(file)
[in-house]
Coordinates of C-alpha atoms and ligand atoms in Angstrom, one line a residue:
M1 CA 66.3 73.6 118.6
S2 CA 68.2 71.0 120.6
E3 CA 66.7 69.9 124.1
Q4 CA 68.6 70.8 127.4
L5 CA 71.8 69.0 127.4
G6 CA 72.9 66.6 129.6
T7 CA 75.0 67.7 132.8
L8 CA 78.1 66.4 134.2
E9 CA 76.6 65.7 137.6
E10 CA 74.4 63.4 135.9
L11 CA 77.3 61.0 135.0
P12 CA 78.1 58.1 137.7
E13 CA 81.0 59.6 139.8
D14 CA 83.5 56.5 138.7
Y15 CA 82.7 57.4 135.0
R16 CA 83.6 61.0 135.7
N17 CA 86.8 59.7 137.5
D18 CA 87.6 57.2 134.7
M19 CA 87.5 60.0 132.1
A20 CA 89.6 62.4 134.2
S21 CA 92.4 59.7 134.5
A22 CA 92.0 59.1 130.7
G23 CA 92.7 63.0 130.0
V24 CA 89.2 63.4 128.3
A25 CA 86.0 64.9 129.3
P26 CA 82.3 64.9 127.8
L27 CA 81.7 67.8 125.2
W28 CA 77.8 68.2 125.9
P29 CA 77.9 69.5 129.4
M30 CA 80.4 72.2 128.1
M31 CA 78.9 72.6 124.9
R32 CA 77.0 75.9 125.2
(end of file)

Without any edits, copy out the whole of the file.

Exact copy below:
[in-house]
Coordinates of C-alpha atoms and ligand atoms in Angstrom, one line a residue:
M1 CA 66.3 73.6 118.6
S2 CA 68.2 71.0 120.6
E3 CA 66.7 69.9 124.1
Q4 CA 68.6 70.8 127.4
L5 CA 71.8 69.0 127.4
G6 CA 72.9 66.6 129.6
T7 CA 75.0 67.7 132.8
L8 CA 78.1 66.4 134.2
E9 CA 76.6 65.7 137.6
E10 CA 74.4 63.4 135.9
L11 CA 77.3 61.0 135.0
P12 CA 78.1 58.1 137.7
E13 CA 81.0 59.6 139.8
D14 CA 83.5 56.5 138.7
Y15 CA 82.7 57.4 135.0
R16 CA 83.6 61.0 135.7
N17 CA 86.8 59.7 137.5
D18 CA 87.6 57.2 134.7
M19 CA 87.5 60.0 132.1
A20 CA 89.6 62.4 134.2
S21 CA 92.4 59.7 134.5
A22 CA 92.0 59.1 130.7
G23 CA 92.7 63.0 130.0
V24 CA 89.2 63.4 128.3
A25 CA 86.0 64.9 129.3
P26 CA 82.3 64.9 127.8
L27 CA 81.7 67.8 125.2
W28 CA 77.8 68.2 125.9
P29 CA 77.9 69.5 129.4
M30 CA 80.4 72.2 128.1
M31 CA 78.9 72.6 124.9
R32 CA 77.0 75.9 125.2